Wednesday, May 11, 2011

Liberals Taking the Long Road Back

Liberals to postpone leadership vote for two years

The 2011 federal election was nothing if not a humbling experience for the Liberal party. Reduced to a rump of a mere 34 seats, the Liberal Party lost key strongholds in Toronto and Quebec, lost ground in BC, and found narrow salvation in the Maritimes.

It represents the kind of deep-rooted rebuilding a lot of Liberals called for after the 2008 campaign -- they dubbed it Liberal 308, but it was sadly abandoned quickly in the face of what many expected to be a quickly-looming election.

Instead, the 40th Parliament of Canada lasted for nearly three years. Now that Prime Minister Stephen Harper is settling into 24 Sussex Drive with a majority government, the Liberals will finally have the opportunity to make their leadership campaign part of a comprehensive rebuilding process.

For the Liberals, the first step seems to be picking an interim leader. The party has declared there will be two conditions for seeking the interim leadership: first off, that individual must be bilingual. Secondly, they must promise not to run for the full-time leadership.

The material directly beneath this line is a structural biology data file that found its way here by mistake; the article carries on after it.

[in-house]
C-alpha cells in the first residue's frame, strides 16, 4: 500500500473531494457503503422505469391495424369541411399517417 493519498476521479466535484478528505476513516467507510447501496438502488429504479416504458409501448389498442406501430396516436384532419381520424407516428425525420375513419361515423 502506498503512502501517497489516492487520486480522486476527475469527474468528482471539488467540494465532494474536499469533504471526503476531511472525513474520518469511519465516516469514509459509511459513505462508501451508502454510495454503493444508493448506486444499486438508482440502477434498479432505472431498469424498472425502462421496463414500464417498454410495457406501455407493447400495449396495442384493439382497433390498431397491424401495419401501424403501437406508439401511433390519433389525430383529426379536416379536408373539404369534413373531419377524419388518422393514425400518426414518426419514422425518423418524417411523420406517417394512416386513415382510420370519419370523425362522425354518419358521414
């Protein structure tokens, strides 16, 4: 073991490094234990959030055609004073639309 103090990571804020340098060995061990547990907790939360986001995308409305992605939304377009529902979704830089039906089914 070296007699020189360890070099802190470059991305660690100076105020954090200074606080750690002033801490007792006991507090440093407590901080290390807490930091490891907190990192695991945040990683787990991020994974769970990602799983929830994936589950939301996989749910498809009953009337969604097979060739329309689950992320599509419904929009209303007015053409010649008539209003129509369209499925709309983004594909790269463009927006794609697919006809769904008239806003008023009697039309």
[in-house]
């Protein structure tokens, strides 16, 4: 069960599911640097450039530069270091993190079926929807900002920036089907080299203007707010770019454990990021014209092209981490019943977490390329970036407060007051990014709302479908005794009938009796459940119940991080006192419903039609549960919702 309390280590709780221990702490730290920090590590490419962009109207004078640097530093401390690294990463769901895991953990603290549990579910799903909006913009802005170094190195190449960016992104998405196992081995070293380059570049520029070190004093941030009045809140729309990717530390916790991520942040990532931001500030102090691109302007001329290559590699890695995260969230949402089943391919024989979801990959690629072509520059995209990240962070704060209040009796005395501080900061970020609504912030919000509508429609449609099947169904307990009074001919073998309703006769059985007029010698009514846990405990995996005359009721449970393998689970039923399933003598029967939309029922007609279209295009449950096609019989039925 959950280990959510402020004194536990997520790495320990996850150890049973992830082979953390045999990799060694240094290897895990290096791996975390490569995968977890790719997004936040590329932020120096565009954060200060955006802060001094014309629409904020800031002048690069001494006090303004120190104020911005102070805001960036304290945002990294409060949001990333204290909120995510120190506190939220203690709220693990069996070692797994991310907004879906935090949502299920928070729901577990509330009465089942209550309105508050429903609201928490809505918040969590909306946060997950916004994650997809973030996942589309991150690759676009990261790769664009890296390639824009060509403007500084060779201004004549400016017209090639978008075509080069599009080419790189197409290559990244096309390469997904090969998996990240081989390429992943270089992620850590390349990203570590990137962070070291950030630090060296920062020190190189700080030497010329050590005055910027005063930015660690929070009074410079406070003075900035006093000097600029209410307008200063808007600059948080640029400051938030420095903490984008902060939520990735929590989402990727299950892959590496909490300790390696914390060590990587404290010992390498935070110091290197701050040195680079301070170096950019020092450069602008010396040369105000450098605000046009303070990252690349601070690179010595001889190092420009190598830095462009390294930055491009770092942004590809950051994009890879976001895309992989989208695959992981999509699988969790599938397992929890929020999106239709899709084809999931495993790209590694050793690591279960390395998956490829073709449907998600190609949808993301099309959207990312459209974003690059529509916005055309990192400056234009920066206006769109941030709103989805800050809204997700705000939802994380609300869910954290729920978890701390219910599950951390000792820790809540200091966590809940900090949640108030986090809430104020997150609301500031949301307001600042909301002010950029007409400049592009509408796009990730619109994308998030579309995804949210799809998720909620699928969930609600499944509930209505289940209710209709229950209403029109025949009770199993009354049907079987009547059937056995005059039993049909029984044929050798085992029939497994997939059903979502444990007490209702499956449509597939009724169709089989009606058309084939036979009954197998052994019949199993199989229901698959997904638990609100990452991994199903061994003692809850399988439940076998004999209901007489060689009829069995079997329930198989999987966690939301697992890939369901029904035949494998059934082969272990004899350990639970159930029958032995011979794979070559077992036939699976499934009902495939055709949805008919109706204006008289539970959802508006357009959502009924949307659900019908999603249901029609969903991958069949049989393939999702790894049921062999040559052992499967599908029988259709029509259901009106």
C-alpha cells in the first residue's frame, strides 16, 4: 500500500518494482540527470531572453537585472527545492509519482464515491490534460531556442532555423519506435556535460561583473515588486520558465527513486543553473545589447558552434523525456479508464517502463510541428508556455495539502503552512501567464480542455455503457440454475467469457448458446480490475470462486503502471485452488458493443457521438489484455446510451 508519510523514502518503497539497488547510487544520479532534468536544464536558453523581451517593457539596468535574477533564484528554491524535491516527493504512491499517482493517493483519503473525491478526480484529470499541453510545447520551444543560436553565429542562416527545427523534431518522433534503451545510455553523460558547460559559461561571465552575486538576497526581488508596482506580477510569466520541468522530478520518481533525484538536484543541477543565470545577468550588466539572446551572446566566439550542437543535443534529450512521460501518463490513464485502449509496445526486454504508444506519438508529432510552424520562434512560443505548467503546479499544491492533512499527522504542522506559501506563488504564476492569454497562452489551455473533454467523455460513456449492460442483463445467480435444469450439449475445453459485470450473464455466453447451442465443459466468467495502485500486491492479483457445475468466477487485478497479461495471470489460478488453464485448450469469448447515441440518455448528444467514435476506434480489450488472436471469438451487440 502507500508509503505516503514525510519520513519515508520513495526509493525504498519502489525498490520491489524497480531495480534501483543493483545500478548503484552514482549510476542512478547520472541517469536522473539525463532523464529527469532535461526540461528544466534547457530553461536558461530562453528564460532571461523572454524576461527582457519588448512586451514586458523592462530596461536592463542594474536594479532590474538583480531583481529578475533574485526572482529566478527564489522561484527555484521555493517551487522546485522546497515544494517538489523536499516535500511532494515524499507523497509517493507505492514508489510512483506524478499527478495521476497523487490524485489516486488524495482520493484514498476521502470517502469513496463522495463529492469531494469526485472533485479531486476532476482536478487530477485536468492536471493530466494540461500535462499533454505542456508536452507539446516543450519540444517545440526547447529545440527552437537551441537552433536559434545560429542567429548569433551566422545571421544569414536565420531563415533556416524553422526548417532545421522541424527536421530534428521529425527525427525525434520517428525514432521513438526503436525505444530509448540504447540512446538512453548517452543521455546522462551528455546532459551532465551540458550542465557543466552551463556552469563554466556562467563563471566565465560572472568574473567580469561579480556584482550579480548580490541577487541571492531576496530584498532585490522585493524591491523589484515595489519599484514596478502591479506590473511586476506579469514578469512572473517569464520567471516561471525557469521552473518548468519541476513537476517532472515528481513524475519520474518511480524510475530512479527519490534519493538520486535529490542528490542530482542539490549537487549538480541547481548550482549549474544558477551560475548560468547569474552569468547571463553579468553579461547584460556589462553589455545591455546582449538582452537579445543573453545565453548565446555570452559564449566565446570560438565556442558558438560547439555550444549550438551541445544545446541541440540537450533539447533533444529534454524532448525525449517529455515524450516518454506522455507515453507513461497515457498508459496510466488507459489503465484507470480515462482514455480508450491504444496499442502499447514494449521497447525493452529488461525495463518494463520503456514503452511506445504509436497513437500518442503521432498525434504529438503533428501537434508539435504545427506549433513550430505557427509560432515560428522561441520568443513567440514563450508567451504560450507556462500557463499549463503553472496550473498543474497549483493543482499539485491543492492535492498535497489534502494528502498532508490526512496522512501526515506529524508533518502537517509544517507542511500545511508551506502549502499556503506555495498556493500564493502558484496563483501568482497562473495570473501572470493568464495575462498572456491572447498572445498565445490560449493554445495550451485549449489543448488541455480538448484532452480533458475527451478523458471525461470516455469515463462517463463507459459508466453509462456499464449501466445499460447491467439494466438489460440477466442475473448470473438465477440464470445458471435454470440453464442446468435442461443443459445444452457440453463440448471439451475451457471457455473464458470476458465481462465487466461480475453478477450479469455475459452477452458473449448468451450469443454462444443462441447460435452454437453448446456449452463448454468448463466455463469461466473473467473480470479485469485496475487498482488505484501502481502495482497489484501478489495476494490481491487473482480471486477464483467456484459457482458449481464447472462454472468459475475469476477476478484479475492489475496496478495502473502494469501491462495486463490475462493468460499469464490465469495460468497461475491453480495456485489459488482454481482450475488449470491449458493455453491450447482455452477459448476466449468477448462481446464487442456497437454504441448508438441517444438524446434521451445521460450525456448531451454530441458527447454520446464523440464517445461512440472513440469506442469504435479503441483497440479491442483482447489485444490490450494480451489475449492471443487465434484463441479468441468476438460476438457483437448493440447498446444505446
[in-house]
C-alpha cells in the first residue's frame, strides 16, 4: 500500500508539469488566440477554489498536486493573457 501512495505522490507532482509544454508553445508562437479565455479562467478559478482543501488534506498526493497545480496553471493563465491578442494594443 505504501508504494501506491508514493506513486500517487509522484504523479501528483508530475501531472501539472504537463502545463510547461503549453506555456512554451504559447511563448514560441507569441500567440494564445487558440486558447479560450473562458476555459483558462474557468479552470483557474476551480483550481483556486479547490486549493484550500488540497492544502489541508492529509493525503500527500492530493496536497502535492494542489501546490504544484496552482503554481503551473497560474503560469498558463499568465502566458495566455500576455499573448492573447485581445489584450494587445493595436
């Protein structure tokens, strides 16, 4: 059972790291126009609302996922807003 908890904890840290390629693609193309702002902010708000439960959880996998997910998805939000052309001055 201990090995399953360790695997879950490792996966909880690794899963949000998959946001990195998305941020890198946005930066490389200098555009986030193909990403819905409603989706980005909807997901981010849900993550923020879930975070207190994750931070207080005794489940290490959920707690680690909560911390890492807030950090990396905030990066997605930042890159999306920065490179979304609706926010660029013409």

At this point, that would exclude Bob Rae, Justin Trudeau, Dominic LeBlanc, and Ralph Goodale from contention. As Denis Coderre and Marc Garneau could also throw their hat in the leadership ring, one could consider them out, too.

The most interesting element of the Liberal plan is that it will actually turn out to be Liberal senators who will decide the interim leader. The interim leader must have the support of the majority of the Liberal caucus as a whole -- House of Commons and Senate combined -- although the Commons caucus will essentially have a "double vote" on the matter. (The interim leader must also have majority support from the House of Commons caucus.)

There do seem to be two essential snags in the issue: first, the Liberal leadership must agree to amend the party constitution via a June 18 "virtual convention".

Second, the plan has nothing to say about the future of Liberal Party President Alfred Apps, who many Liberals think should resign after the historic 2011 defeat.

If the Liberal Party is serious about making a two-year commitment to party renewal it would be unfortunate if Apps were to become a roadblock to the needed changes. If the party's national board won't ask Apps to resign, he should do so on his own.

Now Canada will wait with far-from-baited breath to learn who will be the Liberal Party's next interim leader. Will it be Scott Brison? John McCallum? Geoff Regan? Joyce Murray? Mauril Belanger?

Perhaps the better question is: Will it even actually matter?

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